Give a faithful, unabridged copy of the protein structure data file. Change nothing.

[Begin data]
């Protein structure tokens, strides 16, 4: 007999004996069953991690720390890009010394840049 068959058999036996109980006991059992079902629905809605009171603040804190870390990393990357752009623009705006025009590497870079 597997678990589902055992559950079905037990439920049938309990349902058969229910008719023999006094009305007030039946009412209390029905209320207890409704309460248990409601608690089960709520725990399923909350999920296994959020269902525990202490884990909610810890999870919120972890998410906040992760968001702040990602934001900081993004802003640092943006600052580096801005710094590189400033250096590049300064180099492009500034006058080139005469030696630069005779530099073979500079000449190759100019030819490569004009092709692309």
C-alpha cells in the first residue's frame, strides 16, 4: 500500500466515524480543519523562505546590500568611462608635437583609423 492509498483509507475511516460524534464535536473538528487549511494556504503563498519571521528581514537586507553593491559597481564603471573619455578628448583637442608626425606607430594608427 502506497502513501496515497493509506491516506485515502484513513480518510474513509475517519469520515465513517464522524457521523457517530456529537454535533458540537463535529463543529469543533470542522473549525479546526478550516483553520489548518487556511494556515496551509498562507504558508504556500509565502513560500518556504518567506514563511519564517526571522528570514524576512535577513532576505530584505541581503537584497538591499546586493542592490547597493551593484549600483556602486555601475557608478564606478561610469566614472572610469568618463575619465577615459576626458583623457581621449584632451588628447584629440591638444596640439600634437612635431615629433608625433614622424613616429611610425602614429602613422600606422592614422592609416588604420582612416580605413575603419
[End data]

């Protein structure tokens, strides 16, 4: 007999004996069953991690720390890009010394840049 068959058999036996109980006991059992079902629905809605009171603040804190870390990393990357752009623009705006025009590497870079 597997678990589902055992559950079905037990439920049938309990349902058969229910008719023999006094009305007030039946009412209390029905209320207890409704309460248990409601608690089960709520725990399923909350999920296994959020269902525990202490884990909610810890999870919120972890998410906040992760968001702040990602934001900081993004802003640092943006600052580096801005710094590189400033250096590049300064180099492009500034006058080139005469030696630069005779530099073979500079000449190759100019030819490569004009092709692309």
C-alpha cells in the first residue's frame, strides 16, 4: 500500500466515524480543519523562505546590500568611462608635437583609423 492509498483509507475511516460524534464535536473538528487549511494556504503563498519571521528581514537586507553593491559597481564603471573619455578628448583637442608626425606607430594608427 502506497502513501496515497493509506491516506485515502484513513480518510474513509475517519469520515465513517464522524457521523457517530456529537454535533458540537463535529463543529469543533470542522473549525479546526478550516483553520489548518487556511494556515496551509498562507504558508504556500509565502513560500518556504518567506514563511519564517526571522528570514524576512535577513532576505530584505541581503537584497538591499546586493542592490547597493551593484549600483556602486555601475557608478564606478561610469566614472572610469568618463575619465577615459576626458583623457581621449584632451588628447584629440591638444596640439600634437612635431615629433608625433614622424613616429611610425602614429602613422600606422592614422592609416588604420582612416580605413575603419